Transcription

This is the third tutorial on the skull and this is on the sutures, so it’s quite a short, little tutorial.   Hopefully, you know all the bones by now. I’m just going to go over the sutures of the skull, which you will have seen, but we don’t know the names of yet.

There are four main sutures you need to know. And then there are some other sutures which I’ll go over. Sutures are just the joints of the skull. They’re these lines here. They’re fibrous joints between the bones of the skull.

 

In the newborn infant, you’ve got some areas of the skull which are unossified.   You’ve got soft spots in the skull, which close during the first few years of life. These are known as fontanels. You’ve got a posterior fontanel, which is here. It’s an unossified little soft spot where the bone is still waiting to close up. And then you’ve got an anterior fontanel over here.

 

The first suture I’m going to say is the coronal suture. It’s this suture running here. It’s called the coronal suture because it lies in the coronal plane. The second suture you can see is this one here, connecting the parietal bones. This runs right down the median sagittal plane, so it’s called the sagittal suture.   The sagittal suture meets the suture here, which separates the parietal bones from the occipital bones and this suture is called the lambdoid suture and that’s because if you know the Greek symbol, lambda, it’s vaguely shaped like this. And then you’ve got the suture here, which separates the parietal bone from the temporal bone, so this is the squamous suture.   If you remember back that tutorial, this part of the temporal bone is the squamous part, so this is the squamous suture.

 

Those are the four big sutures – the coronal suture, the sagittal suture, the lambdoid suture and the squamous suture.

 

Then you’ve got the other little sutures.   This one here, this tiny, little suture separating the parietal bone from the sphenoid bone is called the sphenoparietal suture. And then you’ve got the squamous part of the temporal bone separated from the sphenoid bone. This is called the sphenosquamous suture. And then this area of suture is called the parietomastoid suture because it separates the parietal bone from the mastoid area of the temporal bone. And then you’ve got this suture here, which separates the occipital bone from the mastoid process.   That’s the occipitomastoid suture.

 

That’s eight sutures I went over. The main ones you need to know – the coronal, sagittal, lambdoid and squamous suture. And then you’ve got the sphenoparietal suture, the sphenosquamous suture, the parietomastoid suture and the occipitomastoid suture.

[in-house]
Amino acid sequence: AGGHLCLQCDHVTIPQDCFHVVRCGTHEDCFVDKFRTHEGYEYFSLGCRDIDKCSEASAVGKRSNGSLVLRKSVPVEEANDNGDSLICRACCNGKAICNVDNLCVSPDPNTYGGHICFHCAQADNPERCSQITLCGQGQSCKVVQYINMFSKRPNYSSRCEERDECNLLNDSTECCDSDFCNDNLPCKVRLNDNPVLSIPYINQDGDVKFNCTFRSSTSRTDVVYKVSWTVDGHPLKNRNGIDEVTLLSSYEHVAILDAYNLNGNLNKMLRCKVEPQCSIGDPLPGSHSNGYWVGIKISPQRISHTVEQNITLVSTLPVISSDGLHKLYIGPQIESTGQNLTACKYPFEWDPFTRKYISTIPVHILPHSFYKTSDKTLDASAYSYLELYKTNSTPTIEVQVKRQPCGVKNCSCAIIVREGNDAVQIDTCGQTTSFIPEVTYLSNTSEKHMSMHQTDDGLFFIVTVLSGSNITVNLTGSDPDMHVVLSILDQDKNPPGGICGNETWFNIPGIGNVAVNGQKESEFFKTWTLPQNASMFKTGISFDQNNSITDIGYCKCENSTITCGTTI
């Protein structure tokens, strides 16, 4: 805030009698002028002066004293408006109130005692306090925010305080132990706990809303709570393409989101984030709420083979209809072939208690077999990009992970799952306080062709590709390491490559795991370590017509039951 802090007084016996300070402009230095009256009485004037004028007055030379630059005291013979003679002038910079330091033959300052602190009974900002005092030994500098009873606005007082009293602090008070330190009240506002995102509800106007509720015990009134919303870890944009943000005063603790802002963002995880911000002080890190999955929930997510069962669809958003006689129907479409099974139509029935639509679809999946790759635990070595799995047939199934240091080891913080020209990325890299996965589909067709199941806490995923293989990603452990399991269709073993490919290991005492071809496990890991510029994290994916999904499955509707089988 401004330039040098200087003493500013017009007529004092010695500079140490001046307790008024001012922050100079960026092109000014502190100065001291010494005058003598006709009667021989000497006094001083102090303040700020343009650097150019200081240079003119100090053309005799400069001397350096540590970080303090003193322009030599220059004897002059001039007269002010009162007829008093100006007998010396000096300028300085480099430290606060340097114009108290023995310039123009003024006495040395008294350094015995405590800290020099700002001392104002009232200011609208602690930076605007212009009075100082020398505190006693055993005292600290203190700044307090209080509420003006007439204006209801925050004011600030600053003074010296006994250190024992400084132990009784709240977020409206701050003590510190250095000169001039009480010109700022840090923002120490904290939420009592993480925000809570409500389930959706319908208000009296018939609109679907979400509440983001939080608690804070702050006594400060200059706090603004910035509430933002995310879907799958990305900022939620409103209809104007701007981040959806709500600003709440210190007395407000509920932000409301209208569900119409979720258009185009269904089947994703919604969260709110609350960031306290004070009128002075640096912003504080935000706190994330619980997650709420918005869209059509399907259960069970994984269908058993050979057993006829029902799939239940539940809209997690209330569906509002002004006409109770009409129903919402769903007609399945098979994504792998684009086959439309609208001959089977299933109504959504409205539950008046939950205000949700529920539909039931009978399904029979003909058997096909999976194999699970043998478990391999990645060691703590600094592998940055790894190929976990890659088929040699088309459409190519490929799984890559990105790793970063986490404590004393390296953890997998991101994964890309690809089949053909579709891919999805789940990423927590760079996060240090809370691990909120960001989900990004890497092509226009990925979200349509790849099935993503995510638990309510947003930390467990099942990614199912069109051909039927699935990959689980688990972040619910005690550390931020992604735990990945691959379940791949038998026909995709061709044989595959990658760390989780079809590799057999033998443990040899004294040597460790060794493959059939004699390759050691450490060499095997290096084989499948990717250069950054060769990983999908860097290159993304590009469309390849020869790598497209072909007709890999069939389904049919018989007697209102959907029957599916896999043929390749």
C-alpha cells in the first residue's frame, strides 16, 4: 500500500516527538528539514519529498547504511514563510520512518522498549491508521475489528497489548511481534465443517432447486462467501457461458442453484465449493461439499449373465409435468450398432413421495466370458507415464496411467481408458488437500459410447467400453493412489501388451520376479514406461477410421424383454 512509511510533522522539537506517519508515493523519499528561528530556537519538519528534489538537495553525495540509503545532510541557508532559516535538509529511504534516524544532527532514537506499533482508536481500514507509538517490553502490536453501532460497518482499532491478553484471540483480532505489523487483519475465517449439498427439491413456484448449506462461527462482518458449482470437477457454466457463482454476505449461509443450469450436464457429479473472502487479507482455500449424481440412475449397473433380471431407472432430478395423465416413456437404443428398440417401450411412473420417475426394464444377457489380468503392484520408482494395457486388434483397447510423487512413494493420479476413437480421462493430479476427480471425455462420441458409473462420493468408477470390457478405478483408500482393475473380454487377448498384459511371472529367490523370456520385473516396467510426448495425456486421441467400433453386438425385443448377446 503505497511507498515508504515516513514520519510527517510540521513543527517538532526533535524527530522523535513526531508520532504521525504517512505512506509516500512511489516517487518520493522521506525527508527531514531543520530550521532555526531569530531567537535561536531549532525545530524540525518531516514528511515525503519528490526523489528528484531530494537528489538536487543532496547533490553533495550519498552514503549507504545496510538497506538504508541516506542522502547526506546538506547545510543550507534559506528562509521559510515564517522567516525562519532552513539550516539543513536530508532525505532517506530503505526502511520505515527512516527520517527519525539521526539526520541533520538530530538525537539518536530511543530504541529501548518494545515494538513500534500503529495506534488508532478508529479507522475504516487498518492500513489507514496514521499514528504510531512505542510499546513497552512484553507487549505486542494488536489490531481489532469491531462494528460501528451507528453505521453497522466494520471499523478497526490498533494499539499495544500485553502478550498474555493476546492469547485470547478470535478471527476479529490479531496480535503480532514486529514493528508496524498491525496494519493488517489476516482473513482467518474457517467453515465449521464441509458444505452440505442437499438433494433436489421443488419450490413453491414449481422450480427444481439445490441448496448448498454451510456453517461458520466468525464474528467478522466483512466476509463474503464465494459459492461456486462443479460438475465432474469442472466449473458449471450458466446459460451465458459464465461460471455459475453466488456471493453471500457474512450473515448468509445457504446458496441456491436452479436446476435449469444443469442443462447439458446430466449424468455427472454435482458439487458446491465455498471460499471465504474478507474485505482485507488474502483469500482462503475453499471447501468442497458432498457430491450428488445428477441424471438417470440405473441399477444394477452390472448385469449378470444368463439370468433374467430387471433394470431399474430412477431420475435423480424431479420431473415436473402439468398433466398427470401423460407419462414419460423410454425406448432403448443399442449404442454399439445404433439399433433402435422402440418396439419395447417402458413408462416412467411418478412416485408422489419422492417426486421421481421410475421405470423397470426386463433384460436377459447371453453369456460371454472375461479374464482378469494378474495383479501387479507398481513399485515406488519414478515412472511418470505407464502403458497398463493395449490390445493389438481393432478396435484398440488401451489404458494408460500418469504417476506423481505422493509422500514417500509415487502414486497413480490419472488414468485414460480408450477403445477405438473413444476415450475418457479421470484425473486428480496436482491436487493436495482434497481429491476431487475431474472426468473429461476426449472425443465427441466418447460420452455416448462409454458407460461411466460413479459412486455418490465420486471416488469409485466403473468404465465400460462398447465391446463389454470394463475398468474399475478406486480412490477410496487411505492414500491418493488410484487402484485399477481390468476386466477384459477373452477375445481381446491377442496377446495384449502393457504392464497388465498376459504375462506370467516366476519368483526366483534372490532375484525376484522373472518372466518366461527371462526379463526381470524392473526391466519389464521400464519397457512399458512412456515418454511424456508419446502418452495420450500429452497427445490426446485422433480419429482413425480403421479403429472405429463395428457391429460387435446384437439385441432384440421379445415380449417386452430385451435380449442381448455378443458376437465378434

Just a few more things to point out and you’ll hear these names going around. Where the sagittal suture intersects the coronal suture, you’ve got this point here, which is known as bregma. And then spinning around to the back where the sagittal suture intersects the lambdoid suture, you’ve got this point here, which is called lambda – again, because of the lambda shape.

 

And then you’ve got another point where all these sutures intersect, this is called asterion. You’ve got that on the other side. And then where the frontal bone meets the nasal bone here (so these nasal bones meeting the frontal bone, the big frontal bone), you’ve got a point called nasion.

 

That’s the sutures of the skull. Hopefully, they’re pretty simple, straightforward.

 

Okay, so the last important point to mention is this point here where all these sutures intersect. This is the weakest part of the skull and it’s called pterion. This point is important because just underneath runs the middle meningeal artery.   You can imagine if the skull is broken at this point, that artery is at risk of being damaged. And if that artery is damaged, you can get an extradural hematoma.

 

If I just bring in the arteries, you can have a look at that. I’m just going to make the skull more see-through. If you focus on that point, you can see this is where pterion is and this, underneath it lies the middle meningeal artery, the anterior division of the middle meningeal artery.

 

If that artery is ruptured, you can see it lies outside the brain, so you’ll get an extradural hematoma because blood from that will press against the outside membrane of the brain, which is the dura mater. Blood will accumulate between the skull and the brain, so it’s outside the dura, so it’s extradural. You’re at risk of getting an extradural hematoma if you get a structure through the pterion. That’s here, this weak point where the middle meningeal artery runs beneath.